Sober is boring.

addiction alcohol drugs habit Nov 30, 2016

I have quite a few people telling me in their early days that they are really struggling with being sober/alcohol free or taking a break.  It doesn’t matter what you call it. The issues are generally the same.

What happens is people come to me when something isn’t working in their life. 9 times out of 10 people are usually drinking too much, partying too much or taking too many drugs.

And it doesn’t necessarily mean there is a problem with that, it’s just something isn’t working.  Maybe they can’t sleep, their relationships not working, are feeling anxious and so on.  Alcohol, drugs, caffeine all these things can be a contributing factor.

We start by stripping it back.  Stop the drinking, the drug use, the excessive caffeine consumption, (I can hear you say why caffeine?) the thing with coffee and I mean weapons grade coffee which more of us our drinking now is, it’s a stimulant. It also comes in variable strengths, so when we buy a cup it can have different effects on us.

What is common is people coming to me and saying they can’t sleep when they are drinking huge amounts of coffee during the day.  Of course, you can’t sleep, you are taking a stimulant, something that is going to keep you awake.  One of my favourite ones was the man who thought he was having a psychotic episode, he really wasn’t sleeping.  I spent about 30 minutes with him as he was really on the edge, trying to figure out what it was.  He was in his 40’s with no past mental health issues.  I asked him all the normal questions, coffee, drugs, alcohol, any serious life events etc. It didn’t make sense.  I asked him to take me through his day: what do you do, eat, drink.  He told me he started the day with a Red Bull and then went on to drink them throughout the day, I think he was drinking on average 10-15 cans a day.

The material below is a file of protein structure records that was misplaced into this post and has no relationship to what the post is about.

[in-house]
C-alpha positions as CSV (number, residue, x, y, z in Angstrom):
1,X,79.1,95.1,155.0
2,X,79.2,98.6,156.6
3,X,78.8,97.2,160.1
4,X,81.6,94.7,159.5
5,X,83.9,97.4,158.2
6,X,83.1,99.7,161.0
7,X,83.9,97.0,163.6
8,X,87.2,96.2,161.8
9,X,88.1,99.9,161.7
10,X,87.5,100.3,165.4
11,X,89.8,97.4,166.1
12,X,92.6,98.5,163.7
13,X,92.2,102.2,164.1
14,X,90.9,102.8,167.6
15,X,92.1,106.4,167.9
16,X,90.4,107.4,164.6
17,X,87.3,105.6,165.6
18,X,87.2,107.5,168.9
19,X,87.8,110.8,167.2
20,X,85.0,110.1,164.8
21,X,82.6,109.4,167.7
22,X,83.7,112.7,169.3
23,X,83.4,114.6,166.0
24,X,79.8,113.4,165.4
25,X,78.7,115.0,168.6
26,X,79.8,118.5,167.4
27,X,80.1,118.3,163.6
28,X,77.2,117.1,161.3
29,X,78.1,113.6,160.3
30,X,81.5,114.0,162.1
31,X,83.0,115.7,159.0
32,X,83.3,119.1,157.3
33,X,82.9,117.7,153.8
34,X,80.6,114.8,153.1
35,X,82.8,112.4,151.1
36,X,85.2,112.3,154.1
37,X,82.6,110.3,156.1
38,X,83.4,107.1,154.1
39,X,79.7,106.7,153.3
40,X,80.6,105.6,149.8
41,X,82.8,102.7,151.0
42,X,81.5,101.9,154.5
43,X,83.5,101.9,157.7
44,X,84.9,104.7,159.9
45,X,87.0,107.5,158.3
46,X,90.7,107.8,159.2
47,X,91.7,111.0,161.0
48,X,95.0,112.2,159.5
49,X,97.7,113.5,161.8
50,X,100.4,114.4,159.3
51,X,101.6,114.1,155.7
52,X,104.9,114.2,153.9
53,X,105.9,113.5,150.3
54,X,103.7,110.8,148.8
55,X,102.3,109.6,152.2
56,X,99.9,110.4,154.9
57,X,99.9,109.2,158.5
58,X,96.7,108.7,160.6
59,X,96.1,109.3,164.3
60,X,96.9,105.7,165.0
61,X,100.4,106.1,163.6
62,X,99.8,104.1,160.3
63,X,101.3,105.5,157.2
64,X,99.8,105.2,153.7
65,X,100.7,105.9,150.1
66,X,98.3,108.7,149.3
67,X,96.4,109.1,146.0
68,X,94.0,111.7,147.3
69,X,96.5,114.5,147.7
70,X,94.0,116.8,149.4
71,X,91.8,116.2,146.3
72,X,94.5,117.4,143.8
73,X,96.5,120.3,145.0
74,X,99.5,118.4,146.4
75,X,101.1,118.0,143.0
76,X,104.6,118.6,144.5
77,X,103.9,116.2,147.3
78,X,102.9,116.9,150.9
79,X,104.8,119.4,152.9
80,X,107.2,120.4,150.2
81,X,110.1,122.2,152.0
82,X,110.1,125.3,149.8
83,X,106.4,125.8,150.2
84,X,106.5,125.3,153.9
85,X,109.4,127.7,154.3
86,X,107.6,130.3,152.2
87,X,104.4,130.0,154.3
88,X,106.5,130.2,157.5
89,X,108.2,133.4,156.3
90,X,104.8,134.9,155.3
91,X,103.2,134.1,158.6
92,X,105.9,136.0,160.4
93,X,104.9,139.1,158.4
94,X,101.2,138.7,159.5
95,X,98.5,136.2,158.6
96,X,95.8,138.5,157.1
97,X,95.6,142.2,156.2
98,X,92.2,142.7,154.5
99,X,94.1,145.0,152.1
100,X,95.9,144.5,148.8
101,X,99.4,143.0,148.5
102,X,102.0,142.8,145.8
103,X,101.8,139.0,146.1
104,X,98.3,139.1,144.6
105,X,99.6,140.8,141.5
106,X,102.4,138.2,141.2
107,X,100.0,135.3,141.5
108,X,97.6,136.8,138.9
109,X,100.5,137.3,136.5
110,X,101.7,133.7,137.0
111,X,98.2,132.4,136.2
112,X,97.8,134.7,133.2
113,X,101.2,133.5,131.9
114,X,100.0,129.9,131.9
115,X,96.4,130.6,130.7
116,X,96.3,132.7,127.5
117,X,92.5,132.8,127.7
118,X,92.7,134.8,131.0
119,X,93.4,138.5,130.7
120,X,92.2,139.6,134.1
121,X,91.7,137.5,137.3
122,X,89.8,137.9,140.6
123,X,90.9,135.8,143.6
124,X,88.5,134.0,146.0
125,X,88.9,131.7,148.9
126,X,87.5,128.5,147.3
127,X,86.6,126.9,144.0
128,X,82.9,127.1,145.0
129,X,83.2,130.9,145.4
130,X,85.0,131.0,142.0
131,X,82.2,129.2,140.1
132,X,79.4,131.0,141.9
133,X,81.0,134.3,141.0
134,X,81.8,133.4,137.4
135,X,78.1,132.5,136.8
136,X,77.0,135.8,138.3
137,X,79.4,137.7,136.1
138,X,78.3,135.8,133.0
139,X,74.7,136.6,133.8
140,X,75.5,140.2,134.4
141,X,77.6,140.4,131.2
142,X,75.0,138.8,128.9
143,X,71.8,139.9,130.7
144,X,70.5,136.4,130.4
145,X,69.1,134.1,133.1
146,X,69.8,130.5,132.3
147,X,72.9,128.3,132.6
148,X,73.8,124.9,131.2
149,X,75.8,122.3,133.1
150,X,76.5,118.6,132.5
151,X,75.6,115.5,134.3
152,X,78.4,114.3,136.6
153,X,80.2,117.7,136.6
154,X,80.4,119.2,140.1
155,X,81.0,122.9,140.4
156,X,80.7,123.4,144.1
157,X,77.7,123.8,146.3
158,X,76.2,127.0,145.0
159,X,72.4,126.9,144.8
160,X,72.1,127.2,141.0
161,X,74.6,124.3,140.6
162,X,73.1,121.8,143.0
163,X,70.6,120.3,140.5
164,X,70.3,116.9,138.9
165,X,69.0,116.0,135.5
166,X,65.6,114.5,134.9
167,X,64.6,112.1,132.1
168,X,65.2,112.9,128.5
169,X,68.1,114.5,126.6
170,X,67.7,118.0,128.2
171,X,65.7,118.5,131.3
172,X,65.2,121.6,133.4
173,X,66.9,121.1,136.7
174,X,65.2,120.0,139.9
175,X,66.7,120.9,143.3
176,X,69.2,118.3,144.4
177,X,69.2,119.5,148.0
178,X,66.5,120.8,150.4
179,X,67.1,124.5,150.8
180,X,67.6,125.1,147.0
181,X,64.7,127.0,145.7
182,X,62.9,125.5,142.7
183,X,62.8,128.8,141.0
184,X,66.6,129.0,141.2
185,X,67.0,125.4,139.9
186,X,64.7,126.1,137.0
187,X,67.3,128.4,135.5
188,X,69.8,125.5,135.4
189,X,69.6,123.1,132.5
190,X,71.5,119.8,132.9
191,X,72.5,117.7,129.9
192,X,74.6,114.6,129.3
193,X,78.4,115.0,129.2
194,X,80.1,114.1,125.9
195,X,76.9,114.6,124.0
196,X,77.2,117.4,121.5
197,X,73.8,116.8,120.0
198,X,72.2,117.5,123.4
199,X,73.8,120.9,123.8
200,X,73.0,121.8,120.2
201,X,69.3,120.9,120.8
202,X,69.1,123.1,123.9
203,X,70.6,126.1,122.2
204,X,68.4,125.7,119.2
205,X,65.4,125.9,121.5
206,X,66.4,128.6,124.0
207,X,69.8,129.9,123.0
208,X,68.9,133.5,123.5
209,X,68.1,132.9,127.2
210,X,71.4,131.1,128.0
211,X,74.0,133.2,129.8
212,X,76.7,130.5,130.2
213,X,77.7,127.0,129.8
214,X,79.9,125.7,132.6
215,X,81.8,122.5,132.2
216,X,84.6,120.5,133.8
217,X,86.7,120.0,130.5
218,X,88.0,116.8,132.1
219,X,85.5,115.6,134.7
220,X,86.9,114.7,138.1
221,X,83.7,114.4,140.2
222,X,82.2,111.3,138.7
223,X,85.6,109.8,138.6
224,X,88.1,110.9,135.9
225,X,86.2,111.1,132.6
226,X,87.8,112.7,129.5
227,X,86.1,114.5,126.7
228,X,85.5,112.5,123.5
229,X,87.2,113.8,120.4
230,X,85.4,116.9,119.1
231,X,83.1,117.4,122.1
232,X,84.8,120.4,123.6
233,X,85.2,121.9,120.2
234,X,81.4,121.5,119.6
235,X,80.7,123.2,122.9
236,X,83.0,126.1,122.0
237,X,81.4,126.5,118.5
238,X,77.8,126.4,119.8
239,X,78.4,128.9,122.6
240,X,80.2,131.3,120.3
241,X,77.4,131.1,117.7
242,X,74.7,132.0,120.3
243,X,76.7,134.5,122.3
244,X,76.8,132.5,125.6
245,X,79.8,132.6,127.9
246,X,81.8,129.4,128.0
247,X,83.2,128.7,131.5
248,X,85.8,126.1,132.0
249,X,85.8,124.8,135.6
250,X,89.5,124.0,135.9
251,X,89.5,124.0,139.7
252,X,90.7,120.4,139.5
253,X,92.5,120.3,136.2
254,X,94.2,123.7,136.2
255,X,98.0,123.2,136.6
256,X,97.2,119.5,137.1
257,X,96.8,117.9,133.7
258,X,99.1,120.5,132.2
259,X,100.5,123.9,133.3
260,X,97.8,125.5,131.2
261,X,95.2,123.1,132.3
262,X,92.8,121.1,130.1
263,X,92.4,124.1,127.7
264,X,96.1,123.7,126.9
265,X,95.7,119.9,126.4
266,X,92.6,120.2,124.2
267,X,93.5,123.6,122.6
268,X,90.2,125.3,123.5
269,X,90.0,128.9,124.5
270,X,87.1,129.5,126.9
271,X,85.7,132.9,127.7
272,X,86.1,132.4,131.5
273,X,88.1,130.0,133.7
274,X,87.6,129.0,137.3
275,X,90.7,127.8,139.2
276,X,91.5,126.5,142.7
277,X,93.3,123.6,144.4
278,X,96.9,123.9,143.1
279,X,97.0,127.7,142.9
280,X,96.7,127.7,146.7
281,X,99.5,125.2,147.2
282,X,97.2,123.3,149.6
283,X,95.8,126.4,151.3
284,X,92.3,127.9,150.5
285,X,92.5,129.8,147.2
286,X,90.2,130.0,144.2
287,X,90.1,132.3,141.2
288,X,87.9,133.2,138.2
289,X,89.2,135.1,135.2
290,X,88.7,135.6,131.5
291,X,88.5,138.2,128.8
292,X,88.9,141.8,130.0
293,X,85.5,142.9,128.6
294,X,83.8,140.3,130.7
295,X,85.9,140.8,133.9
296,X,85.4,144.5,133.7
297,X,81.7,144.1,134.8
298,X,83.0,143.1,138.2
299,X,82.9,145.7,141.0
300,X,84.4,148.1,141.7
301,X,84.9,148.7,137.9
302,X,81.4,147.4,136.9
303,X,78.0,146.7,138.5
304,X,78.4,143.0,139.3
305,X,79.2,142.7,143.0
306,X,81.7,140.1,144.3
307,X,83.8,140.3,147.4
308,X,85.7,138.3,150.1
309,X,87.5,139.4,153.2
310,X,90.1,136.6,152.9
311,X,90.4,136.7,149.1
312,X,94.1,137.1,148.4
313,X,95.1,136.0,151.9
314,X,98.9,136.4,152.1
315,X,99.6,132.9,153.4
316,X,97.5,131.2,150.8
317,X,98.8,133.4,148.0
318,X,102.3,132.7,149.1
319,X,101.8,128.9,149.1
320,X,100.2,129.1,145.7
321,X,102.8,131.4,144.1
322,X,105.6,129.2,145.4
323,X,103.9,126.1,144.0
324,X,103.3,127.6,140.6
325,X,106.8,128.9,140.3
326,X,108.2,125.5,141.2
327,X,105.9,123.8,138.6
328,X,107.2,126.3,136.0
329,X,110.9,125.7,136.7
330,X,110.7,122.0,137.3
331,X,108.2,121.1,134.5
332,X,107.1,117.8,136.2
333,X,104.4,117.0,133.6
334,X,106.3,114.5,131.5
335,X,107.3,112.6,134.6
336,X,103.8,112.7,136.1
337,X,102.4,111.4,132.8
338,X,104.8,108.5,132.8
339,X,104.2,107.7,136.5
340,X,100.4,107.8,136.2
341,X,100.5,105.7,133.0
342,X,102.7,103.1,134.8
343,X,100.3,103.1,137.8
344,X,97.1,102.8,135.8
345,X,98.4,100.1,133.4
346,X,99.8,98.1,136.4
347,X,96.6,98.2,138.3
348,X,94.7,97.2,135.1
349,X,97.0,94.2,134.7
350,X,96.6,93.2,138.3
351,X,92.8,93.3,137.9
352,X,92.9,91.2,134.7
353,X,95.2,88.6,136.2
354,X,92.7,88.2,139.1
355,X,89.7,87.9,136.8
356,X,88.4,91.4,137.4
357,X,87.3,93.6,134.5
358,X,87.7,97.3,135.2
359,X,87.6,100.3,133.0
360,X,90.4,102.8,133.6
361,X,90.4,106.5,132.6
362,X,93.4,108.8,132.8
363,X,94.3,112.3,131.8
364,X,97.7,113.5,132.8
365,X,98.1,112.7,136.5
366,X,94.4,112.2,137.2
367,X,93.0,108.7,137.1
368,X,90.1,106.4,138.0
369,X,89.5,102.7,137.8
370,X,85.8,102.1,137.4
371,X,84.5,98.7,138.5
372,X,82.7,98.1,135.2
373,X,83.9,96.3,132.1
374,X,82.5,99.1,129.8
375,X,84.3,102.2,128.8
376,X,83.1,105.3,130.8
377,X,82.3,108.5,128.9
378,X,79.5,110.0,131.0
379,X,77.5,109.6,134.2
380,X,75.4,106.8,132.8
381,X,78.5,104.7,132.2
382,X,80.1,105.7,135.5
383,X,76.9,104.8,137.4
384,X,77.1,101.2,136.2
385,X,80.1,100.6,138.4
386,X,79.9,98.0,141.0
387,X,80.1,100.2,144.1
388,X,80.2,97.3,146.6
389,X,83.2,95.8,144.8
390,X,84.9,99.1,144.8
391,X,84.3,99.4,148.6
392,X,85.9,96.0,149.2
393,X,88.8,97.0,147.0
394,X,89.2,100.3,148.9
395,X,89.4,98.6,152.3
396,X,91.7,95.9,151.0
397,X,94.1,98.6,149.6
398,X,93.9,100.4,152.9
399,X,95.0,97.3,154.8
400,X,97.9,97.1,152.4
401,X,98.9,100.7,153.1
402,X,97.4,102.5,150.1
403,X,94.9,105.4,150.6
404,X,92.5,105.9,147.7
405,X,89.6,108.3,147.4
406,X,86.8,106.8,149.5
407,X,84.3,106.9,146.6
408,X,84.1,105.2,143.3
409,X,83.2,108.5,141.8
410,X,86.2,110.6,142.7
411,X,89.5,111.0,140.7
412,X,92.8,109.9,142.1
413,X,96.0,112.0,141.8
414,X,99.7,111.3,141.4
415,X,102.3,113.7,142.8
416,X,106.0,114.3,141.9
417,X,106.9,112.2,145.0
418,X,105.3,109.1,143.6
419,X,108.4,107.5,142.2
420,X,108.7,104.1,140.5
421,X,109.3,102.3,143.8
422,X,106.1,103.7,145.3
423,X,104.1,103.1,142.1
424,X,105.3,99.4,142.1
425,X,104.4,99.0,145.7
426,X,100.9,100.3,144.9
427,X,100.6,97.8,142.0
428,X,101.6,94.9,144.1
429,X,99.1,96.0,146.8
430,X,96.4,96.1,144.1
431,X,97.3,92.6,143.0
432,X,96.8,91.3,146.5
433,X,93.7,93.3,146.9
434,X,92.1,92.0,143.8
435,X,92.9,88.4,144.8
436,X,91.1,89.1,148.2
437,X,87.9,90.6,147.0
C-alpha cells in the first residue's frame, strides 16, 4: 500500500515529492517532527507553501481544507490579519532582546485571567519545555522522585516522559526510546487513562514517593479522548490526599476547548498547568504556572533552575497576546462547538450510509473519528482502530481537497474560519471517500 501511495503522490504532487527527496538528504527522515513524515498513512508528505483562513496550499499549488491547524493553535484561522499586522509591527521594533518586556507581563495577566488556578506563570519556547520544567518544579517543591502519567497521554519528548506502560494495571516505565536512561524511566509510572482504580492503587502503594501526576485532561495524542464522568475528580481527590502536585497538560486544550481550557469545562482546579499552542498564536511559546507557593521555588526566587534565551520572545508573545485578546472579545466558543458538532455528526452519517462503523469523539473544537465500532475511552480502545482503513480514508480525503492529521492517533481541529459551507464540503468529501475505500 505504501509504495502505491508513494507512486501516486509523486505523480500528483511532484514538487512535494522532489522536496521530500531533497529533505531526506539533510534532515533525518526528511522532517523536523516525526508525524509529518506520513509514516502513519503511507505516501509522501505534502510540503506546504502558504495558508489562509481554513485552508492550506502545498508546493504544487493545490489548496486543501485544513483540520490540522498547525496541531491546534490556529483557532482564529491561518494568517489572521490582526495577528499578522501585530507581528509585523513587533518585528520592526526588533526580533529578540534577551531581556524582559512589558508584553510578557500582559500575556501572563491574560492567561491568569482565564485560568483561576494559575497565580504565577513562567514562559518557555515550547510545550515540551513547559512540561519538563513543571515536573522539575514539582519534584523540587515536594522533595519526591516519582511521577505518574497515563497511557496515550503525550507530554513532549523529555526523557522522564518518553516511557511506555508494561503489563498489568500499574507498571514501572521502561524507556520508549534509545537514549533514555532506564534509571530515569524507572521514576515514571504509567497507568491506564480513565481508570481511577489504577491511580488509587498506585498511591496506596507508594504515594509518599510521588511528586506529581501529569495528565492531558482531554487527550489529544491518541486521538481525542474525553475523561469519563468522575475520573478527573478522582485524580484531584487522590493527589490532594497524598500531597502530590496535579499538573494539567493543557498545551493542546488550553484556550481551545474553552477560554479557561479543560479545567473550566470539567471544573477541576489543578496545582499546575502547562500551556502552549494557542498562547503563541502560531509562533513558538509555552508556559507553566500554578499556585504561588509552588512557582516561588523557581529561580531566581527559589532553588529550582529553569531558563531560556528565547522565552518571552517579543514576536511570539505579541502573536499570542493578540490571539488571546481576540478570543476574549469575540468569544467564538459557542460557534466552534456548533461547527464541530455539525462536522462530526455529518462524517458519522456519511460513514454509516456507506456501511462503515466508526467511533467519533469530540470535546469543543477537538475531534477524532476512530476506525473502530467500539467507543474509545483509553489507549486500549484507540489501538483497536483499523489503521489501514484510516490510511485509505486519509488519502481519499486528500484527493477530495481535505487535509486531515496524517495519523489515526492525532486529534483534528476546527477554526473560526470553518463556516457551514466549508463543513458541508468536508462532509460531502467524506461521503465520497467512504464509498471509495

He stopped drinking Red Bull and came to see me the following week feeling much better.  Lack of sleep, excessive use of a stimulant all added up to feelings of anxiety, paranoia and this can easily slip into things running out of control or at least feeling like that.

Now I know it isn’t always that simple and I am going off piste a bit.

So, I always ask people to reduce or stop their using of all substances before I start working with the underlying issues.  This is easier for some, more than others, obviously.

When people do stop, the biggest complaint I hear is but it’s boring Stephanie.  Sober, straight, is boring.

If this is you in the early days and you have made a commitment to stop or take a break. I really urge you to think of this differently. 

Sober is what you make of it.  I don’t believe in boring anyway, well actually I also think it’s ok to be bored, not everything you do is going to push all your buttons.  I also don’t think bored is the right way to describe it.

When you stop drinking, partying or using it’s different to what you are used to.  Depending on how long you have been doing it will depend on how easy it is for you. 

When I first started being sober amongst a group of people who weren’t it was different.  I had to try, if I didn’t try I would be on the side-lines, not saying anything or participating in the socializing.  You don’t feel part of what is happening, and maybe you aren’t.  If people are drinking or using drugs, then you are not on the same wave length.

But you know what, that’s ok.  The more you do it, the easier it becomes. Its true and then after some time people like it.  I also noticed that I got bored quickly to, I needed to find things to occupy myself.  Luckily music and dancing really works for me, I love it.  I don’t have to speak to anyone, I can immerse myself in the music, for me there is a shared experience from listening and dancing to good music.  When I go around to someone’s house, I love to play games and really spend time to talk to people having proper conversations.  That’s why partner dancing really worked for me, hobbies like that work great.

I think we are also a little socially awkward, alcohol and drugs can be a social lubricant.  Take that away and that can be tough for people.  Stick with it, at least 3 months.  I always think it’s a bit sad if we can’t socialize without a substance?

·         Try different things to do.

·         Spend time with people doing an activity.

·         Find something you love doing.

·         Tell people what you are doing and ask for support when you are out, tell people if you struggle.

·         Find someone else that wants to do it and do it together.

·         If it feels different, that’s ok.  It’s a feeling it won’t kill you, stick with it will get easier.

·         Its ok to be bored, uninterested and find things tedious at times.  Remember you can’t have the rainbow without the rain.


If you have given up and you are struggling, have a look at our coaching programmes.  The 21 day one particularly is good, for some structure and learn how to make new habits.
Feel free to contact me if you have any questions.





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